At lunch, having begun their second innings trailing by 207, India were 86 for no loss. Sehwag and Gambhir had scored these runs in a manner that cast India’s efforts on the field in a mildly forgiving light. Just like the English batsmen, they had run a lot of singles, 26 in all, a few of them after pushing the ball straight to fielders. With the Eden Gardens outfield as quick as it was, England too had placed their single-saving men too deep to actually save singles.
But against Sehwag, they had pushed a number of fielders, often as many as five, onto the ropes. He still managed to score seven boundaries. They had mid on and mid off up against Gambhir. In the last over before lunch, he had charged Monty Panesar and hit him over his head for a six and a four. Between them, Panesar and Swann had given away 49 in 12 overs. Nothing seemed to be happening off the wicket.
First ball after lunch, Swann dangled one wide outside Sehwag’s off stump. The ball dipped and turned to bowl Sehwag through the gate as he aimed a drive to cover.
In the first innings, Sehwag’s run out possibly made a big difference to India’s eventual total. On the evening of Day Three, England could have declared with half an hour to go, perhaps, to give the Indian openers a difficult five or six overs to negotiate. Or they could have declared overnight and made use of the new-ball movement available in the first half an hour. But they batted on, even when they only had Anderson, Finn and Panesar left, perhaps mindful of the Sehwag effect that warps Test match space-time even when he isn’t reckoned to be in great form.
England hit back
But Sehwag time was over. The normal rules of Test cricket were back in effect. The fielders could come off the ropes. Even the ones in the single-saving positions moved closer.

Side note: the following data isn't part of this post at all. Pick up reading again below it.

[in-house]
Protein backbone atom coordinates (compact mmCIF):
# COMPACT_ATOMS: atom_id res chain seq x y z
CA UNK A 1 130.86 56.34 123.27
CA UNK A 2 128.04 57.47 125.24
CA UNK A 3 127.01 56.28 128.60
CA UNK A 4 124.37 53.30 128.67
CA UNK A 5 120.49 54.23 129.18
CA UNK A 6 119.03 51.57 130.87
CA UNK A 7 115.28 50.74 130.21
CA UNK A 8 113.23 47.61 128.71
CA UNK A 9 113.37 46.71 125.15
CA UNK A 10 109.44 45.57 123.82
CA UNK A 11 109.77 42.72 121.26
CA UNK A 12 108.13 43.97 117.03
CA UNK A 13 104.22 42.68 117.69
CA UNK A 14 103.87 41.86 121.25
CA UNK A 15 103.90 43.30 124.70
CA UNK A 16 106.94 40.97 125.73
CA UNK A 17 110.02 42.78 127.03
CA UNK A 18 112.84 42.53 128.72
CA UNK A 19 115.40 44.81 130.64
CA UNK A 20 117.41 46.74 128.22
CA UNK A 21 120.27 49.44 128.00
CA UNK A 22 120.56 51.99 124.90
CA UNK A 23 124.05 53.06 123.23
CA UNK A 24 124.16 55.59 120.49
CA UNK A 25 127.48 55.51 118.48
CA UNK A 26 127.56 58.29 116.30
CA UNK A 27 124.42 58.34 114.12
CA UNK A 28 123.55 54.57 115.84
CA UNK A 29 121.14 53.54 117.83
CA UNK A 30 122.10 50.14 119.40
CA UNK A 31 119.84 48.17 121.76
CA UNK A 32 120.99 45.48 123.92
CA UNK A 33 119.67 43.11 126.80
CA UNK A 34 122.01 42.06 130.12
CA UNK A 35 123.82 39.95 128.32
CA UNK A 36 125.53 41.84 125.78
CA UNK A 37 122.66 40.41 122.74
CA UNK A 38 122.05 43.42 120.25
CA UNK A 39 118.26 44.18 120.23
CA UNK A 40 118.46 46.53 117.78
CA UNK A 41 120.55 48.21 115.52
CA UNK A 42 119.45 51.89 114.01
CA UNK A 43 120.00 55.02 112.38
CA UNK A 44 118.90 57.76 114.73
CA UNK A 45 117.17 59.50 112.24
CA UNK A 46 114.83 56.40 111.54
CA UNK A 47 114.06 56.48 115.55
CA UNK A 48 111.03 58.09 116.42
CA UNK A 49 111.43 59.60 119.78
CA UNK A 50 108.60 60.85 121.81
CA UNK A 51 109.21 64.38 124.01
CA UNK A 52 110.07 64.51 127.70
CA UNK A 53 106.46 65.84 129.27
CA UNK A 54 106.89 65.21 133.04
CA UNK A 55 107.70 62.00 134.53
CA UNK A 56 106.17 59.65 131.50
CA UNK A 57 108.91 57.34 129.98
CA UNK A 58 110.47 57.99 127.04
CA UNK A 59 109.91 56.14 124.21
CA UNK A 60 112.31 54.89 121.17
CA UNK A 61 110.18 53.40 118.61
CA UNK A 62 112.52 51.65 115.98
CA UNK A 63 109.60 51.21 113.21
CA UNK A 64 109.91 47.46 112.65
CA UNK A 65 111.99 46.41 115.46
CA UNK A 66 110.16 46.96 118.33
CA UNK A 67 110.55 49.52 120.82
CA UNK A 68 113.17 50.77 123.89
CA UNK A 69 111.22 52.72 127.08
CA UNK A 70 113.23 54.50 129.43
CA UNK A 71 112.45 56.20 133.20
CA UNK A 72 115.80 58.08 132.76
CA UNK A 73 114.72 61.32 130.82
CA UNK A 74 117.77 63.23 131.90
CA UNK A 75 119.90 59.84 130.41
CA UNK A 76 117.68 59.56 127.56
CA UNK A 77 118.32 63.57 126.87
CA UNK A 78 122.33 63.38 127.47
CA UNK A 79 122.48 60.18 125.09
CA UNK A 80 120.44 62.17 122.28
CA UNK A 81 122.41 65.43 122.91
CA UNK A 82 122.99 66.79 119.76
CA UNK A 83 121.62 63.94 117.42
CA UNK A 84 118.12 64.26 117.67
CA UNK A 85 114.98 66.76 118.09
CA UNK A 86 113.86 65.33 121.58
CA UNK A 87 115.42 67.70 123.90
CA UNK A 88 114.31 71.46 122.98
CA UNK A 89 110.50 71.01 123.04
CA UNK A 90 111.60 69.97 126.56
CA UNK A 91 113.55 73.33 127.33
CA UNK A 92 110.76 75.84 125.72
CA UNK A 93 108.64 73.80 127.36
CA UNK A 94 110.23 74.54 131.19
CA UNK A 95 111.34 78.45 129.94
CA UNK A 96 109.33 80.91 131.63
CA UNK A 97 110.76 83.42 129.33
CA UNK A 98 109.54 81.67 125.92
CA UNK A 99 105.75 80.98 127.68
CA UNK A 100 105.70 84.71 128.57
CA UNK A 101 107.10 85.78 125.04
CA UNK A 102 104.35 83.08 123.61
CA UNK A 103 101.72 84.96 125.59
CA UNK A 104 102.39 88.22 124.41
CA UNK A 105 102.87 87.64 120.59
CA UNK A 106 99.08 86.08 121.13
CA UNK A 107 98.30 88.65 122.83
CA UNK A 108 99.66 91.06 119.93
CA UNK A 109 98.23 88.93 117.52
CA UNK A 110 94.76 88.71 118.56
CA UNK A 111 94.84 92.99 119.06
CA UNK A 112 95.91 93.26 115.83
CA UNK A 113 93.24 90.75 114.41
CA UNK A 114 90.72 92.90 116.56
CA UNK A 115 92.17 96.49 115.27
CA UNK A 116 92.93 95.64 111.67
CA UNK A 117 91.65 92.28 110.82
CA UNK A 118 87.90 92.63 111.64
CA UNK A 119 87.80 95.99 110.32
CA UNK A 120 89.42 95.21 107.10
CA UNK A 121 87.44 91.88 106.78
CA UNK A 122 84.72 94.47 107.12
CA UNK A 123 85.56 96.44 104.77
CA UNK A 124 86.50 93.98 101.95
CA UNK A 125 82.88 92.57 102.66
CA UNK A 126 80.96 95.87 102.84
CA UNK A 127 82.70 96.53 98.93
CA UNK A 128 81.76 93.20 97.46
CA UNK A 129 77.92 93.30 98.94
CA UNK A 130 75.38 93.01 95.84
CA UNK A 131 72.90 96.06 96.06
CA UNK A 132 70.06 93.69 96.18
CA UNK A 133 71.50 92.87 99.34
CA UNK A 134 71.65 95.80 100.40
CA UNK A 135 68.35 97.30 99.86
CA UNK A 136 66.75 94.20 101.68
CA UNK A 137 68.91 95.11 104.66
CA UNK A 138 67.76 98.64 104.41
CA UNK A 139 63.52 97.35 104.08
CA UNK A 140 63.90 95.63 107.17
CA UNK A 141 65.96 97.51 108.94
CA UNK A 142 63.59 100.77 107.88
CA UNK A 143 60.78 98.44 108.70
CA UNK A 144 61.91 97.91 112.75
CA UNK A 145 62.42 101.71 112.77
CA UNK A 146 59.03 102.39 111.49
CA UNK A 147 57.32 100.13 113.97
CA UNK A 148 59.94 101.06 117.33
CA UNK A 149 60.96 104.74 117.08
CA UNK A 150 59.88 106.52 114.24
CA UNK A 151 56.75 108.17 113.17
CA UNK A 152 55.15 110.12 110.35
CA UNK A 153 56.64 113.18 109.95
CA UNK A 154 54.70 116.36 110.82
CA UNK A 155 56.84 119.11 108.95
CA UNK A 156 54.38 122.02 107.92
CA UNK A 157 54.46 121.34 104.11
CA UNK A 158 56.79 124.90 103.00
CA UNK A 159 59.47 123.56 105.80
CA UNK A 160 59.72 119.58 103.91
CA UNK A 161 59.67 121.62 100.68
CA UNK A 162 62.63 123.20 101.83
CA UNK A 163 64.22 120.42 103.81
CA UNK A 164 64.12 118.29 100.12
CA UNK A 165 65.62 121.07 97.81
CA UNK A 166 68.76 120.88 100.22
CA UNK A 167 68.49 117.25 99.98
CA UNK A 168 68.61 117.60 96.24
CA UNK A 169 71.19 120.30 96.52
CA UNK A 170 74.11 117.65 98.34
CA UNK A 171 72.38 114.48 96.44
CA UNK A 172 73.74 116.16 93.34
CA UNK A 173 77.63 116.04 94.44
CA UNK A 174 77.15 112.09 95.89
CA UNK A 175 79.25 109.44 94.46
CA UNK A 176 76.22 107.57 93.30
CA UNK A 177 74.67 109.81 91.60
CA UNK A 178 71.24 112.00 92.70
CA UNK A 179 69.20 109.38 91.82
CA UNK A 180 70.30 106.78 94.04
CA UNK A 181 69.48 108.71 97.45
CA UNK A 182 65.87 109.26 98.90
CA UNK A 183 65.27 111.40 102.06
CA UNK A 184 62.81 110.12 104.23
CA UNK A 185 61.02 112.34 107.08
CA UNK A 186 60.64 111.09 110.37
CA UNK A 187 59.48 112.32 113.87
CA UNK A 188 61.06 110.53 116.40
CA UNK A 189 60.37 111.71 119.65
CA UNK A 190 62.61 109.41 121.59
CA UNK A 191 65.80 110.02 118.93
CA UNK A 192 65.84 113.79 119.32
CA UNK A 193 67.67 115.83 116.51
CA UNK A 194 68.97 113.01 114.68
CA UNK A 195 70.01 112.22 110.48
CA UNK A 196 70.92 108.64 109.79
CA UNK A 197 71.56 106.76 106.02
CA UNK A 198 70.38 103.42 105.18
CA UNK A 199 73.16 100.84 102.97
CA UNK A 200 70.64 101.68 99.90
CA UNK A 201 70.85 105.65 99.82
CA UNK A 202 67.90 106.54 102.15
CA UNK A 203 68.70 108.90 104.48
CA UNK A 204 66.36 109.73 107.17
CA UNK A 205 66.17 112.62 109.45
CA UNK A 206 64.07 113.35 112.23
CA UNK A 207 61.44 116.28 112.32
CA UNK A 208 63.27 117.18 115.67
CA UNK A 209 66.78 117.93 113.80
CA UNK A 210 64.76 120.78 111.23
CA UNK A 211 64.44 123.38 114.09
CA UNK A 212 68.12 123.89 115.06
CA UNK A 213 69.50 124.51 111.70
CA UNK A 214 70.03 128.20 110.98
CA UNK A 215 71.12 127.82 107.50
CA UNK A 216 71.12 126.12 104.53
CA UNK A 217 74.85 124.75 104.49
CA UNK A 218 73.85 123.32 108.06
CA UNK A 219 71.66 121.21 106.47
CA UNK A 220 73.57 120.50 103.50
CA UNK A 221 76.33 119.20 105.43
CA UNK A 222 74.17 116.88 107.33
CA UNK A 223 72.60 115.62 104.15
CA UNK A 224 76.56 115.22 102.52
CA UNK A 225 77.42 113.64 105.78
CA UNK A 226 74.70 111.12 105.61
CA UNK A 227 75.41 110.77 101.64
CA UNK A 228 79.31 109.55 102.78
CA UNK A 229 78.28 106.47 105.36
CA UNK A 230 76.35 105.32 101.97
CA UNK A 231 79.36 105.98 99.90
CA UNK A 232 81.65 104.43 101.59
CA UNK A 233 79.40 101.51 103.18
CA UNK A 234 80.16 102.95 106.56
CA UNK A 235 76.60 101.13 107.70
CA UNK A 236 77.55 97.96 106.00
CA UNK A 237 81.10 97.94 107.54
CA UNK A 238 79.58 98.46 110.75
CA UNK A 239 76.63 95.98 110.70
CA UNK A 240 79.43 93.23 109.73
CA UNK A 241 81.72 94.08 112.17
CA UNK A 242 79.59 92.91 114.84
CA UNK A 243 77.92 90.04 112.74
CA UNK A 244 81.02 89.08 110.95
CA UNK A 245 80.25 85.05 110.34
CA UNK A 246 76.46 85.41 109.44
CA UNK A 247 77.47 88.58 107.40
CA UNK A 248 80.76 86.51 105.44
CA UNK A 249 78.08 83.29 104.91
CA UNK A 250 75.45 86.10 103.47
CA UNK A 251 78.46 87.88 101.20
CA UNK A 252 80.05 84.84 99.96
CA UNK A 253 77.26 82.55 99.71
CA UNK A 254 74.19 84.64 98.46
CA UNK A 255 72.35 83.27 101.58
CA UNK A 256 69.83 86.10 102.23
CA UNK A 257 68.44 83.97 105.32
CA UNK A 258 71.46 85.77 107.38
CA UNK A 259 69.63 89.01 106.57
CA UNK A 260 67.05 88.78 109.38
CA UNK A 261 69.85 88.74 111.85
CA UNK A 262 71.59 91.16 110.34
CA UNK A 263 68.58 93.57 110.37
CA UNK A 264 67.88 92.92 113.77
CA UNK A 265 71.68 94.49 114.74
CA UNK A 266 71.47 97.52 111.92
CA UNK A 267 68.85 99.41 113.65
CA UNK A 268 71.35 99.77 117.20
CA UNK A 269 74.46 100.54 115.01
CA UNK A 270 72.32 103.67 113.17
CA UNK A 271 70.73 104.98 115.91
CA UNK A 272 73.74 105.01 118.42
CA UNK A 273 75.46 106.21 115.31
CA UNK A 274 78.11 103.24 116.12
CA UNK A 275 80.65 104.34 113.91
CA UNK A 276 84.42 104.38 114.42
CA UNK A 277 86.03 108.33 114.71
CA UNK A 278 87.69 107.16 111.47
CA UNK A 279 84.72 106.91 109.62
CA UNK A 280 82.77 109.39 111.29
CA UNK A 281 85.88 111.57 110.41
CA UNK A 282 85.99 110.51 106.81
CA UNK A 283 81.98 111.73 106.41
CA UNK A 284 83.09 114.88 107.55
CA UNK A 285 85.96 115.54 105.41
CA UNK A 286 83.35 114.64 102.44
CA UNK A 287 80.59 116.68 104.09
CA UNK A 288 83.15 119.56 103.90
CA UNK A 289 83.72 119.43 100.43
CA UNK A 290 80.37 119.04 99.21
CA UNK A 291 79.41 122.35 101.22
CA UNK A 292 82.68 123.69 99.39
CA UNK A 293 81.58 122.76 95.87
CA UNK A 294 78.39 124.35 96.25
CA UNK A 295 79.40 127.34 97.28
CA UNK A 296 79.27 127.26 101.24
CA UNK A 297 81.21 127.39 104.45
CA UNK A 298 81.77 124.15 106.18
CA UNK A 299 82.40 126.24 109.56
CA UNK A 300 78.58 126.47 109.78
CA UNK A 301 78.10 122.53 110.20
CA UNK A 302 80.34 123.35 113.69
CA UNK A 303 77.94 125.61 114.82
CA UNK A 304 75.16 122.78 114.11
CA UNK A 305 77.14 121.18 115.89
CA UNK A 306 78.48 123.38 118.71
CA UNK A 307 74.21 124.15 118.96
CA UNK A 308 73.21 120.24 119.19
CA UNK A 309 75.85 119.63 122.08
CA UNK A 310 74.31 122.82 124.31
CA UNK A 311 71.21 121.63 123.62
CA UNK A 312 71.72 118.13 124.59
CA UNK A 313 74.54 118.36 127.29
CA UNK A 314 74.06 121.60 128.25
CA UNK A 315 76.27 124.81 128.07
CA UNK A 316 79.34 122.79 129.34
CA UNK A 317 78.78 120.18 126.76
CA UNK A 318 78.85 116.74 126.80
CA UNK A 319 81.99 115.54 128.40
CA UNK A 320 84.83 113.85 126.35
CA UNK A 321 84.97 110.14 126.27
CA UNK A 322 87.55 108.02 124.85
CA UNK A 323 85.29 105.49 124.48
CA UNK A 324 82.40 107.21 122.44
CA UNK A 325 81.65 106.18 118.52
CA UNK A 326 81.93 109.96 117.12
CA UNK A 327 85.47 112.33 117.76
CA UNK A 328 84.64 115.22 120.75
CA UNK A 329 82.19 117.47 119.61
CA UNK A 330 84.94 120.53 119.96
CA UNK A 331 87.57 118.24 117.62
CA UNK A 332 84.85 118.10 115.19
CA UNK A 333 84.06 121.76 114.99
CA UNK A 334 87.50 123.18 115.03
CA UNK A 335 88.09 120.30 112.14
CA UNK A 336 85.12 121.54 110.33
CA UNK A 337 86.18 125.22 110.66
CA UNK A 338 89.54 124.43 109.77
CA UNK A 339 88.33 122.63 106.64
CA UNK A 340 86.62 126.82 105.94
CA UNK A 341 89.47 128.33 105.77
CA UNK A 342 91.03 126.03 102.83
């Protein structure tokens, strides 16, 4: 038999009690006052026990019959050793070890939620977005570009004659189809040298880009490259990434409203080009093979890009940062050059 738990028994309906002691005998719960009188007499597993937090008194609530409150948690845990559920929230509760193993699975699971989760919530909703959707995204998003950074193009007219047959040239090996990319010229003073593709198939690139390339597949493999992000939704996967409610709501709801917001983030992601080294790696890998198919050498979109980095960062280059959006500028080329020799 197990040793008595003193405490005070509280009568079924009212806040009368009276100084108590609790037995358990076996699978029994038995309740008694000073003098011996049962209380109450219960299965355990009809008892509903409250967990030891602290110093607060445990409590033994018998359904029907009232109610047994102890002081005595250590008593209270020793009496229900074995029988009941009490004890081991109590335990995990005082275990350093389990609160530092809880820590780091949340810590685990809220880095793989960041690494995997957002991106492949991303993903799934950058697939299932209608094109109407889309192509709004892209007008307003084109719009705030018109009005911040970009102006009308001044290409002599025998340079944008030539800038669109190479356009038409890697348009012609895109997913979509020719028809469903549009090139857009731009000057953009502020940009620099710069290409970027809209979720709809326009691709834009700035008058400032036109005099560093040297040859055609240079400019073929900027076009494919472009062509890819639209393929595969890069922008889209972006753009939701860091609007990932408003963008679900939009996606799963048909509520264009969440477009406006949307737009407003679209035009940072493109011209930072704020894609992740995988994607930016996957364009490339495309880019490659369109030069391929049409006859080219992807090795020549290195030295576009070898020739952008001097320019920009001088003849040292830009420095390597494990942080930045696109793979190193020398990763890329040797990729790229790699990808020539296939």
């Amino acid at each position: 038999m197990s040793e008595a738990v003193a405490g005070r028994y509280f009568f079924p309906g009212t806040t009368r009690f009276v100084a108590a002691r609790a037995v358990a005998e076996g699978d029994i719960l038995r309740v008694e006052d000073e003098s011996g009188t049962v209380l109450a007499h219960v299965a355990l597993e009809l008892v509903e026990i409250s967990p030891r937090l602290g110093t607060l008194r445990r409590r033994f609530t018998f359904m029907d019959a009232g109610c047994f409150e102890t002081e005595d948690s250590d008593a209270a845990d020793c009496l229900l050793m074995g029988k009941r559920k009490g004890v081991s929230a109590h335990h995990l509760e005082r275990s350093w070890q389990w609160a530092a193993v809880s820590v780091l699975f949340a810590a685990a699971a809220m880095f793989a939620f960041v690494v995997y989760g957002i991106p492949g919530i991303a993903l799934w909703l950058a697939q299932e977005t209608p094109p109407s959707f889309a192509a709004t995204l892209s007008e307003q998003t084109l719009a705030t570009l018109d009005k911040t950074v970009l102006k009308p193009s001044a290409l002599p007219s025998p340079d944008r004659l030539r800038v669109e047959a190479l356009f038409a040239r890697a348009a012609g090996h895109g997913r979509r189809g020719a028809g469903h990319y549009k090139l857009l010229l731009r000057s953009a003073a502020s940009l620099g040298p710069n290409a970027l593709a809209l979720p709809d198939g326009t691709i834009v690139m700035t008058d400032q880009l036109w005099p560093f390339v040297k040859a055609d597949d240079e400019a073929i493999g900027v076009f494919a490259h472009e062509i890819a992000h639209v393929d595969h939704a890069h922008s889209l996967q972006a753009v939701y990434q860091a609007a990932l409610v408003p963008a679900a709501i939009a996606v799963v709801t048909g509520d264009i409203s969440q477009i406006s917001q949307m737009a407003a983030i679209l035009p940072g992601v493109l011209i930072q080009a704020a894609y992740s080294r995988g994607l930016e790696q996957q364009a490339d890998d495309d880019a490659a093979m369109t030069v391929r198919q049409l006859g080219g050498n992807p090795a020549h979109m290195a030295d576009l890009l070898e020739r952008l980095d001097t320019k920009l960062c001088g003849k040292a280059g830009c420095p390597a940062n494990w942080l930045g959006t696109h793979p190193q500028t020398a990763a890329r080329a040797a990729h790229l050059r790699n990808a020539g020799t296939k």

In the eighth over after lunch, Gambhir bunted one into the leg side. Ian Bell charged in from midwicket, swooped on the ball and hit the stumps at the striker’s end. Cheteshwar Pujara dived into the crease, a little too late. Both batsmen had hesitated at the start. Gambhir, for the second time in the match, had been involved in a run out. He might have been culpable in both cases. Pujara till then had looked good, driving Steven Finn straight down the ground and Swann through cover, wristily, against the turn.
The crowd roared in delight when the third umpire gave Pujara out. The fate of all batsmen on Indian grounds when they walk back to the dressing room with India two down. But to the crowd’s dismay, Sachin Tendulkar, in probably his last innings at the Eden Gardens, would only last six balls. Swann, two balls after being paddled from outside off for four, sent down a clever top-spinner bowled with a scrambled seam. Playing for turn, Tendulkar edged to slip.
In the over before, Finn had dismissed Gambhir, who was caught behind flashing a big, diagonal-bat drive at one that wasn’t full enough for the shot. The ball may have straightened a hint off one of the cracks on the surface.
When James Anderson returned to the attack, he showed that there was definite potential for movement off the seam. From around the wicket, he angled one into Yuvraj Singh. The ball came in even further after pitching, stayed a little low, and bowled the left-hander before he could bring his bat down. Five down for 122.
It was soon six down for 122. MS Dhoni, in all too familiar manner, jabbed at a back-of-a-length ball in Anderson’s next over, with feet stuck in their starting positions, and edged to first slip.
Virat Kohli and R Ashwin batted on for the 12.5 overs that remained till tea. India trained by 62, with four wickets in hand. But Kohli didn’t even make it to the third over after the interval, caught behind off Finn, edging a loose drive.
With Ashwin looking in no trouble while defending, and scoring 13 fours, India ended the day 32 ahead. But only one wicket remained. Kohli might have wondered whether he had gotten out to an ill-advised stroke. As might both openers.
“We didn’t show enough patience,” Sehwag said. “Very much disappointed because wicket is not that bad that we lose six wickets in one session.”